It was after seven o'clock in the evening (em nearly 12 hours since the DOE-NARUC Second National Electricity Forum had gotten underway up in Providence, RI (em when it all finally hit home. This time the regulators were serious. People were paying attention. Stay with me for a moment.
Two high-level staffers from the Federal Energy Regulatory Commission (FERC) were up at the podium, giving a class on the FERC's Electric Giga-NOPR (the Notice of Proposed Rulemaking on open-access electric transmission and stranded investment, released on March 29). I and about 700 other conference attendees had been at it since early morning, grabbing an earful of numbing acronyms like PURPA and PUHCA.
There we were (em 700 eager students and two FERC professors, well into our second hour of NOPR college (em when up to the microphone stepped Elizabeth Anne Moler, Chair of the FERC, intent on ringing the school bell. After all, the NOPR was over 300 pages long; the hour was late; we were tired; she probably was too. So first she thanked us for our rapt attention, and then she pleaded with us to put it to bed for gosh sakes and go out to the hall where the bar was open and the hors d'oeuvres lay waiting (em both untouched for an hour.
Nothing like a good rulemaking to keep a body out of trouble. Or, as commissioner James Hoecker said of FERC's NOPR, "Belly up to the buzzsaw."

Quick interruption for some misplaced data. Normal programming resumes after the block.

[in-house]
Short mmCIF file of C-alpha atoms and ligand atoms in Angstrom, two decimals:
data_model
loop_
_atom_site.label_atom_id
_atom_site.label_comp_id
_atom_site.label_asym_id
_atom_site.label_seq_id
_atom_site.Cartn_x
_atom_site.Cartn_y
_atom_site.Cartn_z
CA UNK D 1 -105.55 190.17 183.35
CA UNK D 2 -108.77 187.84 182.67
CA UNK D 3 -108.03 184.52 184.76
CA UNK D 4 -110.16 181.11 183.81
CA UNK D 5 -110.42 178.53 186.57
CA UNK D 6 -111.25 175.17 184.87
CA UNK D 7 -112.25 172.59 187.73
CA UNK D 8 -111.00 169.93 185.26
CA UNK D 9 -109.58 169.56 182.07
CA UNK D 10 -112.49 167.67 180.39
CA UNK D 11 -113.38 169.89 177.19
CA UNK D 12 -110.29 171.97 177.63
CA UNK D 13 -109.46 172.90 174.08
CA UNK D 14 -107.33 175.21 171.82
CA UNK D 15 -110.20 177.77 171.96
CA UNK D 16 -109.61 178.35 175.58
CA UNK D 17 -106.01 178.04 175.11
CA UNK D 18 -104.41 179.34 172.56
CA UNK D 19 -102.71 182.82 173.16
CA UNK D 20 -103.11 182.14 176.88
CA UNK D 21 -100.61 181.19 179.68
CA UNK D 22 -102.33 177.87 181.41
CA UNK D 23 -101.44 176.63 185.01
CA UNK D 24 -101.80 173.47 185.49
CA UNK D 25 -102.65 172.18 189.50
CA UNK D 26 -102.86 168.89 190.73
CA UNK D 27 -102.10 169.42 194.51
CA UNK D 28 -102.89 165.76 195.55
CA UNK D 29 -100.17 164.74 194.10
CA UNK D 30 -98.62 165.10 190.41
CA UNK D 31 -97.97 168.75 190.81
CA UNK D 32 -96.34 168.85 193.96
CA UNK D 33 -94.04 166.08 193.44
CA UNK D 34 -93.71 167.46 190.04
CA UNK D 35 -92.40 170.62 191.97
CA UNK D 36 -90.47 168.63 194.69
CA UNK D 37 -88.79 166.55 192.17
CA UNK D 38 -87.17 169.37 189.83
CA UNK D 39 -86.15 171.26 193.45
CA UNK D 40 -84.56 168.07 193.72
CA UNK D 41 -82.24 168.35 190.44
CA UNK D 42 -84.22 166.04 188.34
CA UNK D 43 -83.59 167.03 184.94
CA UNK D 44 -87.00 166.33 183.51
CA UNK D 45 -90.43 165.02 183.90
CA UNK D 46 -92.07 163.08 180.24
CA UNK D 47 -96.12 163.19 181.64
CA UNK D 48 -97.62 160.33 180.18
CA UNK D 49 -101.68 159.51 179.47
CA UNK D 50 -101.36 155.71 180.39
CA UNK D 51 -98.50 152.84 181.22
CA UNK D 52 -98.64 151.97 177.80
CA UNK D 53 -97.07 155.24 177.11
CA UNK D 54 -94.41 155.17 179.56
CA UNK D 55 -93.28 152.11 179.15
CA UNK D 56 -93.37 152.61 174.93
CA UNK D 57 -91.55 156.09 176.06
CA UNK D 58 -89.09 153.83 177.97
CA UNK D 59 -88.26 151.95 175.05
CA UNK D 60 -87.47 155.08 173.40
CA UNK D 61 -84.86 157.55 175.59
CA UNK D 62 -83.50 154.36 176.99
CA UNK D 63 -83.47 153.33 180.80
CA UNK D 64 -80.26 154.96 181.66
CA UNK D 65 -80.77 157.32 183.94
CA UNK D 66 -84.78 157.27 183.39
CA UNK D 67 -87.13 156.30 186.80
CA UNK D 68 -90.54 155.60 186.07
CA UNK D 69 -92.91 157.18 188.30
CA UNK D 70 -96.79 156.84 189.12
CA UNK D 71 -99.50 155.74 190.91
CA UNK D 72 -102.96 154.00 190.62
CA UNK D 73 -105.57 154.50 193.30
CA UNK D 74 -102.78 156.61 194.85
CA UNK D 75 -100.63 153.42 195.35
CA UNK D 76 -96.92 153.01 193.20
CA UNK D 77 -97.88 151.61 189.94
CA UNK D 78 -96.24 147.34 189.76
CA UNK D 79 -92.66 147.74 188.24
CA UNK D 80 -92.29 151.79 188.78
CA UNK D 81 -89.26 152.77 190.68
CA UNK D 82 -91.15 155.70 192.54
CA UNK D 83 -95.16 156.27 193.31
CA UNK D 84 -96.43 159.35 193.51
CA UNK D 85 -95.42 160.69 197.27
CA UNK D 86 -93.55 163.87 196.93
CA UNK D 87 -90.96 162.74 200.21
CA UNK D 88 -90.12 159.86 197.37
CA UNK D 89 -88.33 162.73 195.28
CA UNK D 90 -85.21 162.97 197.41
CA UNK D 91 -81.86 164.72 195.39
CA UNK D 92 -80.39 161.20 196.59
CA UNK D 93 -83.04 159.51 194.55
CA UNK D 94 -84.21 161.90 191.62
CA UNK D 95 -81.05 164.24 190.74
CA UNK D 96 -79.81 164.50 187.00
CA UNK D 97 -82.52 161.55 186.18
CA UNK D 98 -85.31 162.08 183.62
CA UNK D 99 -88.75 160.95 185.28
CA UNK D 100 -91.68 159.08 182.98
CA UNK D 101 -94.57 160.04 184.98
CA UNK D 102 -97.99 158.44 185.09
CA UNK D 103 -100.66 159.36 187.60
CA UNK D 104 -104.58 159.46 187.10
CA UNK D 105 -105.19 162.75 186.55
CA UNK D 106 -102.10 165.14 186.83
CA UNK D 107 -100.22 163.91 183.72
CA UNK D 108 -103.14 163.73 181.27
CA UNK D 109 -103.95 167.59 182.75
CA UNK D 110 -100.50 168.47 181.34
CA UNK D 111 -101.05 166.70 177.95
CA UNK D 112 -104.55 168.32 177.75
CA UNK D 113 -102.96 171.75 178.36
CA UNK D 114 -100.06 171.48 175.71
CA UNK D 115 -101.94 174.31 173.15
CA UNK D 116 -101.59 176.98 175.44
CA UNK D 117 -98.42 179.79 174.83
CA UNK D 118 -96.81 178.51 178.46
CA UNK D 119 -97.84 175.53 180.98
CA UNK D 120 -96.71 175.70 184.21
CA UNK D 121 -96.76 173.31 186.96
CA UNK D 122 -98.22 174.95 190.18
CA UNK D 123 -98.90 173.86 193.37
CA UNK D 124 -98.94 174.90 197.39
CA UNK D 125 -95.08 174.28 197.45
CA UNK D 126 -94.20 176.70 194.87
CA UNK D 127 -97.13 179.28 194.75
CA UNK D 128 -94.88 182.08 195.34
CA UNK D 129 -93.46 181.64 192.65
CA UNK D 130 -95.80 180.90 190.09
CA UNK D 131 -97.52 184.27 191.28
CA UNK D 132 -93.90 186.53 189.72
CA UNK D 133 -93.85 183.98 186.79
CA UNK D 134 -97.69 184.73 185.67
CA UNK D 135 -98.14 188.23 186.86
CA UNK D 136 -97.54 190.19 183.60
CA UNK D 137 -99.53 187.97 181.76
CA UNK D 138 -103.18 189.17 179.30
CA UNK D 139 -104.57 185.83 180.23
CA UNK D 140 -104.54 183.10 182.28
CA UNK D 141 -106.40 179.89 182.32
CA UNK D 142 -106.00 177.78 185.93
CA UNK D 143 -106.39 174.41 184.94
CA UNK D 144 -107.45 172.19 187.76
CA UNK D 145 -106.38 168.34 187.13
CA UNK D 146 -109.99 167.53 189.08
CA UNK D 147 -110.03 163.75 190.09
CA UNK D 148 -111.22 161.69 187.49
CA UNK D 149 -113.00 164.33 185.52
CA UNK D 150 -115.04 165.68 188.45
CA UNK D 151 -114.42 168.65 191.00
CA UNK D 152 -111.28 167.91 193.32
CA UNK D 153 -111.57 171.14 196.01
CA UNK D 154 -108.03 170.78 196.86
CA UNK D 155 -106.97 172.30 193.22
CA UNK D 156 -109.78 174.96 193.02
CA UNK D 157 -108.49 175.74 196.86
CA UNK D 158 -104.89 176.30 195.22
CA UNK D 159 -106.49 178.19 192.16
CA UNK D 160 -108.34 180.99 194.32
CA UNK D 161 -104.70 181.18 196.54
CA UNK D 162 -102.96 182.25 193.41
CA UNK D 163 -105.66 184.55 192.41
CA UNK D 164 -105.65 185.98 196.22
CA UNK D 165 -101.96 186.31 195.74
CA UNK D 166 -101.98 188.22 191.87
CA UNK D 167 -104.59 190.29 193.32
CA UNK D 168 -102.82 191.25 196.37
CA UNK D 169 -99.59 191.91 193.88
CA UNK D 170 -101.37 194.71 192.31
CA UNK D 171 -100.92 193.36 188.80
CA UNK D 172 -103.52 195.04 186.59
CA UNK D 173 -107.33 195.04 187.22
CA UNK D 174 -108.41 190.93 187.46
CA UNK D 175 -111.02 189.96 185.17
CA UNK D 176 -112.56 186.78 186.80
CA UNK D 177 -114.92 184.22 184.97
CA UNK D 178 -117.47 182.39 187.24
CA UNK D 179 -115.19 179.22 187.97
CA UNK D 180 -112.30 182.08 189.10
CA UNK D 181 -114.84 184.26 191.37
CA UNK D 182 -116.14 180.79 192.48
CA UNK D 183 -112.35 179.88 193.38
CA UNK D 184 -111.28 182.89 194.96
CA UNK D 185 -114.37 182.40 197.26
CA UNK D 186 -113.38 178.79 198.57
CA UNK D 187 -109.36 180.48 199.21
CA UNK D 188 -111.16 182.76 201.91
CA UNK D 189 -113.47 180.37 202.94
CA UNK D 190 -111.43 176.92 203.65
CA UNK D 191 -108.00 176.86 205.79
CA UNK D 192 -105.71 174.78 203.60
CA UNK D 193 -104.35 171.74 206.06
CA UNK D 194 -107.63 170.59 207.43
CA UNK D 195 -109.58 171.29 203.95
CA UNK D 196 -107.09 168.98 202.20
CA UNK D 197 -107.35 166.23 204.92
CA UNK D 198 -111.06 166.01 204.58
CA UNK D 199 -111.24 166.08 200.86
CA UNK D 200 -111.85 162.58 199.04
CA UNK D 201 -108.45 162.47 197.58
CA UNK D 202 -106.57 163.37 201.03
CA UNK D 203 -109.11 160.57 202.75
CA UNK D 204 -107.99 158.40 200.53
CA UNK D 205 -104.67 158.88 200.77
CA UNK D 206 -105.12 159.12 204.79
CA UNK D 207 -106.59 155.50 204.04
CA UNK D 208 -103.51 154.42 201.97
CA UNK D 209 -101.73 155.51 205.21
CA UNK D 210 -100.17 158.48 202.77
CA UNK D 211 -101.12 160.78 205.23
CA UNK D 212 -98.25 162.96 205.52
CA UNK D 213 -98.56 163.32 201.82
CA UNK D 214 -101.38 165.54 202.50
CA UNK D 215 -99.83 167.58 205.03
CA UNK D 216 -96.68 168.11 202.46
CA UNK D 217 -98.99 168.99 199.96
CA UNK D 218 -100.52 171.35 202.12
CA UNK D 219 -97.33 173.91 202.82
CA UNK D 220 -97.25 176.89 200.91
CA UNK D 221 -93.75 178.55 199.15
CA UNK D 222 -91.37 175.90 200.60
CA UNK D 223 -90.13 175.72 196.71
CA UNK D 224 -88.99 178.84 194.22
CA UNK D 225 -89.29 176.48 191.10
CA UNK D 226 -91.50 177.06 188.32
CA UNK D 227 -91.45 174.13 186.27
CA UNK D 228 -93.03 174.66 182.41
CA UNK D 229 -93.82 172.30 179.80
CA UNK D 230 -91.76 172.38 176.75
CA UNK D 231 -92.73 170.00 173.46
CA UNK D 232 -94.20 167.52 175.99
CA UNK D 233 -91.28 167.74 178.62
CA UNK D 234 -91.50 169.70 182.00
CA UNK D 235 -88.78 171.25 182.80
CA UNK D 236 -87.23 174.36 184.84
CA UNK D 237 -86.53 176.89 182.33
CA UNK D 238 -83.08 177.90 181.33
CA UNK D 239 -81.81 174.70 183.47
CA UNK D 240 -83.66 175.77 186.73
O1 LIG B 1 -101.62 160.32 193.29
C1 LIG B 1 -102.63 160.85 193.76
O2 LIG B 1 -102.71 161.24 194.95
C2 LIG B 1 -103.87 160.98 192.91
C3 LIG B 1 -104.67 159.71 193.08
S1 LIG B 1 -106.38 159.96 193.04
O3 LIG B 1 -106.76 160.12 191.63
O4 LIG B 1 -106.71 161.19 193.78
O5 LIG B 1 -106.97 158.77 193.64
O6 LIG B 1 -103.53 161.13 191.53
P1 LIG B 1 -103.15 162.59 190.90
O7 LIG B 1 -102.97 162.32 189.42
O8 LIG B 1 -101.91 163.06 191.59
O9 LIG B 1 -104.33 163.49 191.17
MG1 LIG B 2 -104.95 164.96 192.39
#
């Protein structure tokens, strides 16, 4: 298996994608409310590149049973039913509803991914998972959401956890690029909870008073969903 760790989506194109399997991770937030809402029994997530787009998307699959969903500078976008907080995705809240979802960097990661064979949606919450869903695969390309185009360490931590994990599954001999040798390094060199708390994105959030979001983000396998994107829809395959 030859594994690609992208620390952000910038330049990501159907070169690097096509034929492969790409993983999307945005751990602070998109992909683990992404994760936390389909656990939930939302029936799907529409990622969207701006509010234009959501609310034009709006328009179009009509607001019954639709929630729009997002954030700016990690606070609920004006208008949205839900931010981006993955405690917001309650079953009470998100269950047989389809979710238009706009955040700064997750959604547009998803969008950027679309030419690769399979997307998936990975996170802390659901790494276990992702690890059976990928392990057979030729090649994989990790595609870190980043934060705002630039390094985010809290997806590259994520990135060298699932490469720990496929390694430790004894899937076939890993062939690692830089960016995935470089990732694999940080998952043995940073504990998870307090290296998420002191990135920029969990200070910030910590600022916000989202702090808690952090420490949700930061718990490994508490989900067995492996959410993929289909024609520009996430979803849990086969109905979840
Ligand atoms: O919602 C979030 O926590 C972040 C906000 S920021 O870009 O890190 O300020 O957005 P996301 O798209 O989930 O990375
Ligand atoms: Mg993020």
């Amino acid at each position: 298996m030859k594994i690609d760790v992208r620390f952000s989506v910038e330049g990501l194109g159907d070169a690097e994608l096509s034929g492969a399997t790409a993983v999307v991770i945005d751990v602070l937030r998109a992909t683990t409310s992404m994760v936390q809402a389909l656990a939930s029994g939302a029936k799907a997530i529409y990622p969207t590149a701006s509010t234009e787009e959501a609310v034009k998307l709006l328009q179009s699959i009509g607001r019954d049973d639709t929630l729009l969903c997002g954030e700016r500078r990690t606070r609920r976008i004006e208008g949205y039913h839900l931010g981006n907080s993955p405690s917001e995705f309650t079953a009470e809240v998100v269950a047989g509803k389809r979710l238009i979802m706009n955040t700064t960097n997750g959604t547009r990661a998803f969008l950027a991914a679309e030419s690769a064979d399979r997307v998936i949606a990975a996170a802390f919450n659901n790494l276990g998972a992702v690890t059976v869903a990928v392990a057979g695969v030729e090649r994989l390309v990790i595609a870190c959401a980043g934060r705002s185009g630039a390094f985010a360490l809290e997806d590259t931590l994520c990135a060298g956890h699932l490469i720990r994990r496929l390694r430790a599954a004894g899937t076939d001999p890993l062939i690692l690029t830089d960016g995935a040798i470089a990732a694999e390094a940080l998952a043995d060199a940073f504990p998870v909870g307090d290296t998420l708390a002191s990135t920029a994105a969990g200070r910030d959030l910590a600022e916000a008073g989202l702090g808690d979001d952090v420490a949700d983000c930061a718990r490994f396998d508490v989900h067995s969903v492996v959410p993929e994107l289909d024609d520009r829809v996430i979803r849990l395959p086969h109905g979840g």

The FERC won't admit it, but it has started down the road to breaking up the investor-owned electric industry.
The March 29 NOPR will require electric utilities that own transmission facilities to "sell" transmission to themselves as if they were a separate, third-party customer. Of course, the FERC has been very careful so far to say that its March 29 NOPR requires only functional unbundling (em not structural or corporate unbundling. But identifying and segregating electric utility "functions" within today's companies won't likely produce a competitive industry. I suppose you could split the auto business into functions (em design, testing, assembly, parts, service, and so on (em but when customers walk into the showroom, they want to buy a car.
In a regulated world, the number of "functions" never falls below the number of competing regulatory jurisdictions. Such "functions" often prove artificial; usually they only serve the process of allocating costs among political jurisdictions. True corporate unbundling (… la AT&T) would avoid this mess.
Up in Providence I was struck by some comments from Jeff Tranen, vice president at New England Electric System (NEES). Tranen has been working with John W. Rowe, president and CEO of NEES, on the NEES working proposal, announced last November (at the first DOE-NARUC national electricity forum), to sell off the company's transmission system to a third party (em perhaps a pool or a regional transmission group (RTG) (em that would own no generation. NEES would use the proceeds to write down stranded assets, including above-cost contracts with independent power producers (IPPs) or qualifying cogeneration and small power production facilities (QFs).